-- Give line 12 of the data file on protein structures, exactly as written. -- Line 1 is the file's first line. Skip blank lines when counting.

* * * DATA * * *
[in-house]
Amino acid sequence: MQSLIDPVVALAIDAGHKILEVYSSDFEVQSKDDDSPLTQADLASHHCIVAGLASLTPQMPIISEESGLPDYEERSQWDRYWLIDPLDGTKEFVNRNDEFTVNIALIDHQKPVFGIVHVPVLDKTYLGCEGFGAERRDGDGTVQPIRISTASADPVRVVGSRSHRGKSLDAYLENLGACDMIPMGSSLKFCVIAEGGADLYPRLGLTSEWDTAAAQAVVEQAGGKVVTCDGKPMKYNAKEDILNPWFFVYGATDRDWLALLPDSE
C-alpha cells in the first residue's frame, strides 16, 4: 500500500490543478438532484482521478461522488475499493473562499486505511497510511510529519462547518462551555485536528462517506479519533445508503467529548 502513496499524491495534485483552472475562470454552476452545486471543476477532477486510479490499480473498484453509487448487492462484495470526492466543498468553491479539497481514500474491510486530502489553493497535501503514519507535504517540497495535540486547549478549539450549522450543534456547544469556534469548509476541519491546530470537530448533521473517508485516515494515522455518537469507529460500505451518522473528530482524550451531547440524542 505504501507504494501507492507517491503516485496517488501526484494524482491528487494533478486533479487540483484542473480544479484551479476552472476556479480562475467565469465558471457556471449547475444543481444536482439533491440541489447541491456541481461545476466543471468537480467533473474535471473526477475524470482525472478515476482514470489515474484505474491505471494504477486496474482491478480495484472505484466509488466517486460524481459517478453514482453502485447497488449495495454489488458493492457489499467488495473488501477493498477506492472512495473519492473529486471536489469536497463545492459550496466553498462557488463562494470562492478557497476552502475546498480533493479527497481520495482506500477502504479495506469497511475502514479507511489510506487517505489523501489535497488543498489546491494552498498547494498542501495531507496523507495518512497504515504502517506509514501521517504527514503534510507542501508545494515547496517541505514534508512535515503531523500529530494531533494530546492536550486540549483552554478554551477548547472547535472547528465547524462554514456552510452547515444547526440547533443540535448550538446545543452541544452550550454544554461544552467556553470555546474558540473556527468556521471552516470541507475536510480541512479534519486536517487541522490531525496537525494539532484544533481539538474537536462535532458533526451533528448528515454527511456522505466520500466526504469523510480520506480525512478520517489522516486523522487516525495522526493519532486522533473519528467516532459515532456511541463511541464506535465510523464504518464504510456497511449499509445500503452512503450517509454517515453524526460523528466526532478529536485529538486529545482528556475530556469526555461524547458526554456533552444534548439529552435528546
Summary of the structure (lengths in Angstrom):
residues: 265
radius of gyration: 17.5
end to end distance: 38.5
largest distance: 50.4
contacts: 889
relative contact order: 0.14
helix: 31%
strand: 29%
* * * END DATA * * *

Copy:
strand: 29%